Crown Point State Historic Site

History

Hours:

  • The museum is open daily from mid-May to mid-October, 9:30 a.m. - 5 p.m. It's closed Tuesday and Wednesday.
  • The grounds are open year round from Monday - Friday, from sunrise to sunset.

The grounds are free to explore; there is an admission fee at museum.

The French and the British both built forts at this strategic location on Lake Champlain. In 1734, the French built Fort St. Frederic, with a huge four-story stone octagon, the walls of which were 12 feet thick and cannons lined every floor. The Fort was repeatedly threatened by the British in 1755-58, they occupied the site in 1759, immediately after the French destroyed their own fort and retreated to Montreal. The British immediately started work on their own fort, which was the largest British stronghold ever constructed in North America.

The museum provides an introduction to the site and its history with exhibits and an audio-visual presentation. The ruins of the British fort include massive limestone barracks, high earthen fort walls, and redoubt ruins. Special Events: military encampments and demonstrations.

Within the DEC campground, across the road from the fort area, is a historic lighthouses in Crown Point State Park. The Crown Point Lighthouse was established in 1858. In 1912,it was transformed into the commemorative Champlain Memorial Lighthouse featuring a bronze statue of Samuel Champlain and an original Auguste Rodin bronze sculpture named "La France".

Just across the Lake Champlain Bridge is Chimney Point State Historic Site which features an exhibit on Woodlands Indians (Western Abenaki) peoples who lived in what is now Vermont.

Hiking

Wander the ruins of two Revolutionary War era forts. both distinct National Landmarks, on the shores of Lake Champlain. Trail map & guide available in museum (fee for museum, grounds free.)

Trailhead: grounds of the Crown Point State Historic Site

Time in hours:

Family with Young Kids: Round Trip: 1.5
Experienced Hiker: Round Trip: .75
Out of Shape Hiker: Round Trip 1.5

Weddings

If you, or your spouse-to-be, are interested in military history, are a veteran, or just a fan of the incredible scenic beauty of the Champlain Valley the Crown Point State Historic Site may be the best choice. This park hosts many weddings. The grounds are meticulously cared for and there is a fantastic view in every direction. Early-arriving guests will be entertained with the view while awaiting the ceremony. The British Fort ruins make a stunning backdrop that contrasts with all the wedding finery. The French Fort foundation sits closer to the Lake Champlain shoreline and looks north across the water. From here, both the Adirondack and Green Mountains are clearly visible as well as the picturesque Lake Champlain Bridge. There is ample parking and a level surface to erect a very large event tent if desired. Also on the park grounds is a picnic pavilion that could accommodate a small to moderate-sized wedding group. (Click here for a virtual tour of the site.) Note: re-enactments and events are held here throughout the summer season, it would be wise to plan and reserve well in advance. Contact the site for information.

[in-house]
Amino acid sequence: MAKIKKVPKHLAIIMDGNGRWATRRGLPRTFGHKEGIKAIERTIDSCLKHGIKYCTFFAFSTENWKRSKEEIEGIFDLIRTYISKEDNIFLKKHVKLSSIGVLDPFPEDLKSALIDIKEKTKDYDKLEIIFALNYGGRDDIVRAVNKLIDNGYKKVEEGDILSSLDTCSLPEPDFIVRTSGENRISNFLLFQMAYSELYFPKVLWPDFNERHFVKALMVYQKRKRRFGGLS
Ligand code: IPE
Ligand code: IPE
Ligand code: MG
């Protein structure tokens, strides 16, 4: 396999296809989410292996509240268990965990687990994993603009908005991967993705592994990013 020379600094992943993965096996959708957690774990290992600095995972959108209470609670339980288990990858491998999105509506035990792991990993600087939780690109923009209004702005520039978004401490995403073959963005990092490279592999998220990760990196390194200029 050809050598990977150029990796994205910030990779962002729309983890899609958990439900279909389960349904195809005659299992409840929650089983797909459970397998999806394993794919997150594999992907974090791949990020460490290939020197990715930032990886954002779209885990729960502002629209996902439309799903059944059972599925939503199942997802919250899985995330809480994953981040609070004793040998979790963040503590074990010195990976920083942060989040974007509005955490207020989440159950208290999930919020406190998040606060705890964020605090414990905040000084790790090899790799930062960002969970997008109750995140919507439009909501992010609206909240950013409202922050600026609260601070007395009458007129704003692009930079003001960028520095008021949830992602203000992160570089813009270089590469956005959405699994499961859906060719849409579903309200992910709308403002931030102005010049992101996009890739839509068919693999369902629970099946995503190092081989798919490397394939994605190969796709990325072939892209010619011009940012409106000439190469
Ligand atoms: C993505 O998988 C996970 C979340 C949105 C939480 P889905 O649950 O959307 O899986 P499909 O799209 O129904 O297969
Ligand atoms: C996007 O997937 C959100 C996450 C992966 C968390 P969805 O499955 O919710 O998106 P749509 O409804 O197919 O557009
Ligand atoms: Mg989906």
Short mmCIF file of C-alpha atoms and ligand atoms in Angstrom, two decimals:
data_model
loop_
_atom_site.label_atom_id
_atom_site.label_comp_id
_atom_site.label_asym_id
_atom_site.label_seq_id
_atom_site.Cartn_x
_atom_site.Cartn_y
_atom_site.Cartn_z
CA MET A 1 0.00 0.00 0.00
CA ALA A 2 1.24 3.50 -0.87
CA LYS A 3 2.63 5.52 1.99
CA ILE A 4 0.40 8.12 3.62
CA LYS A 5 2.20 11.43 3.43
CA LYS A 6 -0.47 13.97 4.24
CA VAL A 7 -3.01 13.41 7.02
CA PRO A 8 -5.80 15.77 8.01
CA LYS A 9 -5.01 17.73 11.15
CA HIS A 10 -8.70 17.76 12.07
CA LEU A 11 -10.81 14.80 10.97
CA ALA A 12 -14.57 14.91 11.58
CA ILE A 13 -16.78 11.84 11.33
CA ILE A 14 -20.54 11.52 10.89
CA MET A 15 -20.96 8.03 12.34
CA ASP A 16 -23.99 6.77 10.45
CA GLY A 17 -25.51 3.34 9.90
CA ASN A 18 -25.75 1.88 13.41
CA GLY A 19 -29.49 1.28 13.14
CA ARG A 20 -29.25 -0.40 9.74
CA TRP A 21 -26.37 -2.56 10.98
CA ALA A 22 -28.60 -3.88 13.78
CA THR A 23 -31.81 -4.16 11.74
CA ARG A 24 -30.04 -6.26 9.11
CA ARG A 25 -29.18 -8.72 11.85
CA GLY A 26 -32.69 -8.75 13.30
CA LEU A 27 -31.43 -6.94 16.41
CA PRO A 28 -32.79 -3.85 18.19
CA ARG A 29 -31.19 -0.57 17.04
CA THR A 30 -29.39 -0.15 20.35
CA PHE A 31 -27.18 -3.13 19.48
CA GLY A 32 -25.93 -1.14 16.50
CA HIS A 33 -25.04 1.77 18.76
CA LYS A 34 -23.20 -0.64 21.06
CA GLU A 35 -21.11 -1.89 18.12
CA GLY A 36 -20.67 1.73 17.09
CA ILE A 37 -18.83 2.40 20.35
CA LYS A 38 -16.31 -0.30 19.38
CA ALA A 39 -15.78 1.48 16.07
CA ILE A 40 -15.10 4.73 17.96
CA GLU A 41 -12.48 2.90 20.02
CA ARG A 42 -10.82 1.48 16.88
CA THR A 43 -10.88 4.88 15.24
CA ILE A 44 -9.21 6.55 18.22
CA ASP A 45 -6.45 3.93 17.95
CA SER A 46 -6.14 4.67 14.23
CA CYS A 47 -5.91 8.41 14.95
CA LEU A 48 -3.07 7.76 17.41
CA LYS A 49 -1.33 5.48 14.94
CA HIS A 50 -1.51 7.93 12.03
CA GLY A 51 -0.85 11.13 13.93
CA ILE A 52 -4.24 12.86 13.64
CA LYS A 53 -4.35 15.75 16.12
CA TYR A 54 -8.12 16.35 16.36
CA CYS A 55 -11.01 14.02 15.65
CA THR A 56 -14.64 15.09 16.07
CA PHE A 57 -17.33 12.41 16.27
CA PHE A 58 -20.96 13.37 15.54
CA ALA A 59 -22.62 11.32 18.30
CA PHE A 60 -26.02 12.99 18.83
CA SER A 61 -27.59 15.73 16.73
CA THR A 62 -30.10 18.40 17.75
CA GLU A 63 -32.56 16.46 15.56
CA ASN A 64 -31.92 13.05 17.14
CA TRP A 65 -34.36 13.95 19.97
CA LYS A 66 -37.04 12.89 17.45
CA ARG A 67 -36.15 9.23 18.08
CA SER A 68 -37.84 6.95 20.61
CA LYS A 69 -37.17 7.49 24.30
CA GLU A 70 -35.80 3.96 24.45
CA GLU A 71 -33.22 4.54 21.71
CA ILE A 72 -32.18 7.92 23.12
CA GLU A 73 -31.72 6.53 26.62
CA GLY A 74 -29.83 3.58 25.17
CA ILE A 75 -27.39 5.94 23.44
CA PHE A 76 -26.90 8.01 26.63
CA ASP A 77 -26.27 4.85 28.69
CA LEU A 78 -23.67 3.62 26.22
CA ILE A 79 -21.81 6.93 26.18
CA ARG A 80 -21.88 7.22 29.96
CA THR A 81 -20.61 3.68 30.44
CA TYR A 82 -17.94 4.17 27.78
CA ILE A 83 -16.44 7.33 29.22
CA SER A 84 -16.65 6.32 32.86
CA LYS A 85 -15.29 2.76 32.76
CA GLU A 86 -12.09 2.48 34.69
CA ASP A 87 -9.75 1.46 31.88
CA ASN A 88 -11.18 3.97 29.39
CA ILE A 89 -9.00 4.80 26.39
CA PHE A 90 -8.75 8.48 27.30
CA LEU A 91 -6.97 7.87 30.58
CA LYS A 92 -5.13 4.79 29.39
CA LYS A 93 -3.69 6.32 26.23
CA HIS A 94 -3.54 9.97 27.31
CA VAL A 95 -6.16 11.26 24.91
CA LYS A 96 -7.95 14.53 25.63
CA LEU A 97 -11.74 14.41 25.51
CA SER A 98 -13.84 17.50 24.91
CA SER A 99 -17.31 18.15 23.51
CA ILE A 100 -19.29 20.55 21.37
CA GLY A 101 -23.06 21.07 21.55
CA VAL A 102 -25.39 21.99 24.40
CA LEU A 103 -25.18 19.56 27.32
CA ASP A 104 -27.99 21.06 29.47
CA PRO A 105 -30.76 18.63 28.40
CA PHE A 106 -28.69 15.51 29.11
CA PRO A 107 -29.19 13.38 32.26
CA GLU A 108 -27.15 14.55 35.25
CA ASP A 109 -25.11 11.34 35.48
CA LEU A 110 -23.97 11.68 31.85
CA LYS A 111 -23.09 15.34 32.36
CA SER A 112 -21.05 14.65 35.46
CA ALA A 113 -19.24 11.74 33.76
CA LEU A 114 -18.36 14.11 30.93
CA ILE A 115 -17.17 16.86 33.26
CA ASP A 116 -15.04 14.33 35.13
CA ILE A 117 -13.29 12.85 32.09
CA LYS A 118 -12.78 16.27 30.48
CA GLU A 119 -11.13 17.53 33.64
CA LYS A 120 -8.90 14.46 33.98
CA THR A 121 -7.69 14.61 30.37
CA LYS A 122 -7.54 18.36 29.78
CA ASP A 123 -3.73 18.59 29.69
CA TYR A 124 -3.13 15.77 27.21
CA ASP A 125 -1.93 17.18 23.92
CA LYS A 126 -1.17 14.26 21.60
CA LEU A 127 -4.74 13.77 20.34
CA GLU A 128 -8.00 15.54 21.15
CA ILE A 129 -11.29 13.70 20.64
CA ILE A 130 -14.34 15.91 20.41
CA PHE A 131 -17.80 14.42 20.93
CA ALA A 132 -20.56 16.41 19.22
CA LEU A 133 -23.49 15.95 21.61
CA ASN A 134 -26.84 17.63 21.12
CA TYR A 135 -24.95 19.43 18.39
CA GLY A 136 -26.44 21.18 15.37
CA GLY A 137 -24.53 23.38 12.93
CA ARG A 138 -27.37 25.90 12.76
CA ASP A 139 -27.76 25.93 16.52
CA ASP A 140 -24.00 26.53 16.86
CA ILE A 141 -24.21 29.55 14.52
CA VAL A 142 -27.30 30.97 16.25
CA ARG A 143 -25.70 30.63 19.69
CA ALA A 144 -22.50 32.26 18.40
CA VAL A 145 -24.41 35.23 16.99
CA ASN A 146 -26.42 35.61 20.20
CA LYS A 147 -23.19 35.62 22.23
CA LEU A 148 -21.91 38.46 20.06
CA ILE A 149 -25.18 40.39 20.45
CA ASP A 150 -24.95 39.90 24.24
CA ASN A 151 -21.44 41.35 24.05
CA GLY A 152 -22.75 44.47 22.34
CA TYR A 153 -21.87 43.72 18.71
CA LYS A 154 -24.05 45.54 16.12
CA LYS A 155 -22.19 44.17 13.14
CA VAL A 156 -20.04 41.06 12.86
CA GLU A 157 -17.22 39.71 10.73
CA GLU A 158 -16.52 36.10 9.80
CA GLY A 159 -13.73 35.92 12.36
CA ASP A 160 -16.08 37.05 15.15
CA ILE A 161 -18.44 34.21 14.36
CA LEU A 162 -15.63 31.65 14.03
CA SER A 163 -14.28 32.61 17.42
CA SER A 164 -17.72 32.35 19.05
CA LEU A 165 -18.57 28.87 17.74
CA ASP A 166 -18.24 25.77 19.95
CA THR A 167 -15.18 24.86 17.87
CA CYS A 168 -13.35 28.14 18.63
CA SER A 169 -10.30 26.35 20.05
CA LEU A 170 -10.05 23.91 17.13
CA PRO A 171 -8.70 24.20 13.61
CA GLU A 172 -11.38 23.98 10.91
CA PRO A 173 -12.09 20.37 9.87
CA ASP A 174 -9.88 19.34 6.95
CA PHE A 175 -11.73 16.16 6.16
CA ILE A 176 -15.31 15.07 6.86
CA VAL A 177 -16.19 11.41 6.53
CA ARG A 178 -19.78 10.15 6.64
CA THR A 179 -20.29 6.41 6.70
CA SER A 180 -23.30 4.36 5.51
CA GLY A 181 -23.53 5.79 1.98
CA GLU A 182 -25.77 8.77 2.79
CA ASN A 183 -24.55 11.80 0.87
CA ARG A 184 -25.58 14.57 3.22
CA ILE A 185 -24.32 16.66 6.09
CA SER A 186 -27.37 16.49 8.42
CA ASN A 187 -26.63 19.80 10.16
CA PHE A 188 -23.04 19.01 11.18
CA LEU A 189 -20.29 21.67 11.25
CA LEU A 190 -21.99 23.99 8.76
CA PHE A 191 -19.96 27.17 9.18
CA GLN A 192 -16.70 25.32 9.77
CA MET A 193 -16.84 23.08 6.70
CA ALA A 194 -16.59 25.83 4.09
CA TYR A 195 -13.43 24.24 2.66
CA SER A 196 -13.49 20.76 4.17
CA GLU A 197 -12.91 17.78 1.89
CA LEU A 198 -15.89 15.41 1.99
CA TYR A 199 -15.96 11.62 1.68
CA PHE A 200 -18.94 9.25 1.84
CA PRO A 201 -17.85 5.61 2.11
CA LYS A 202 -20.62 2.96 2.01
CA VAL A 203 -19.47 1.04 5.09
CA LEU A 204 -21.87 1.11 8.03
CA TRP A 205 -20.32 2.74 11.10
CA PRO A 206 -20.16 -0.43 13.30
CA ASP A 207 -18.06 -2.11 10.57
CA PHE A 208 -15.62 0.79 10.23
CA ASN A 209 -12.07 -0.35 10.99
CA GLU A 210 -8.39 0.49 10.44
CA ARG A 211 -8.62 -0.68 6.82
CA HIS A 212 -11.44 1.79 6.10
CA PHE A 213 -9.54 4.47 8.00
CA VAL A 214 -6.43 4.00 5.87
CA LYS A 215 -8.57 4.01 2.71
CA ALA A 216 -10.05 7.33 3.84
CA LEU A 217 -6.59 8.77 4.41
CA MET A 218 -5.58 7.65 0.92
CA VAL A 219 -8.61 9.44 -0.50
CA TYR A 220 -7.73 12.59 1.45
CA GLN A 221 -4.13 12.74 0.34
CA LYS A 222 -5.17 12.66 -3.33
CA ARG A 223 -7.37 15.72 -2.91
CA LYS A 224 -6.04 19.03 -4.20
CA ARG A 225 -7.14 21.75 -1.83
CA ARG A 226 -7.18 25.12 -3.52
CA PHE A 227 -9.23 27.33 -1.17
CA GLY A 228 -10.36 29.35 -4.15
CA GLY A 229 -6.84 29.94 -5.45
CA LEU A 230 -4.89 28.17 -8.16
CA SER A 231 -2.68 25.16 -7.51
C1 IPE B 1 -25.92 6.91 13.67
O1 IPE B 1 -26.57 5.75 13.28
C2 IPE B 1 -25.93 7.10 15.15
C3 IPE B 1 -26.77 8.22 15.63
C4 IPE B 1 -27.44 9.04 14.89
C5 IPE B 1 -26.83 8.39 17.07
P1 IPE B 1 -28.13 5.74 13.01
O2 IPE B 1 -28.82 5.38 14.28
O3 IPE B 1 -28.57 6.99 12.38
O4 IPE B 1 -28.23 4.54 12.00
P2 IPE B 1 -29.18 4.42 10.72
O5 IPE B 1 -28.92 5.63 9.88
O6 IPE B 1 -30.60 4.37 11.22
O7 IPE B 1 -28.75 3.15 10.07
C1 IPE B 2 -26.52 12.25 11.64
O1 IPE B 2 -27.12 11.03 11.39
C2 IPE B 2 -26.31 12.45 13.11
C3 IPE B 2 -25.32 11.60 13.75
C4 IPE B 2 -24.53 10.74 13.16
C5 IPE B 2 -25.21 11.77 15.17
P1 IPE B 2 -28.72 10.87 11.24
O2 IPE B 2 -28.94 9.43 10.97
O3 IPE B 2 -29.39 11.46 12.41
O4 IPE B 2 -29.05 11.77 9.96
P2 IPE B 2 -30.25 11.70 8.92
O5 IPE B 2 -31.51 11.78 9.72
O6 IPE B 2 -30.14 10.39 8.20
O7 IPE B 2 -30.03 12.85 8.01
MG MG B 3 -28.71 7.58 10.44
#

Find out more

Read our blog post, Saying "I Do" Along the Adirondack Coast.

Snowshoeing and Cross-Country Skiing

Marked X-Country ski and snowshoeing trail. This easy, 8 mile round trip trail has interpretive signs to guide you as you explore a fascinating old fort.

Across the road is the Lake Champlain Visitors Center; beyond is the Champlain Memorial Lighthouse, featuring a Rodin sculpture.

Museum: May 9-Oct 12, daily, 9am-5pm, closed Tuesday & Wednesday. Grounds: YR, Mon-Fri, 9-5pm. Admission Fee at Museum.

The French and the British both built forts at this strategic location on Lake Champlain. In 1734, the French built Fort St. Frederic, with a huge four-story stone octagon, the walls of which were 12 feet thick and cannons lined every floor. The Fort was repeatedly threatened by the British in 1755-58, they occupied the site in 1759, immediately after the French destroyed their own fort and retreated to Montreal. The British immediately started work on their own fort, which was the largest British stronghold ever constructed in North America.

The museum provides an introduction to the site and its history with exhibits and an audio-visual presentation. The ruins of the British fort include massive limestone barracks, high earthen fort walls, and redoubt ruins. Special Events: military encampments and demonstrations.

Within the DEC campground, across the road from the fort area, is a historic lighthouses in Crown Point State Park. The Crown Point Lighthouse was established in 1858. In 1912,it was transformed into the commemorative Champlain Memorial Lighthouse featuring a bronze statue of Samuel Champlain and an original Auguste Rodin bronze sculpture named "La France".

Just across the Lake Champlain Bridge is Chimney Point State Historic Site which features an exhibit on Woodlands Indians (Western Abenaki) peoples who lived in what is now Vermont.

On The Map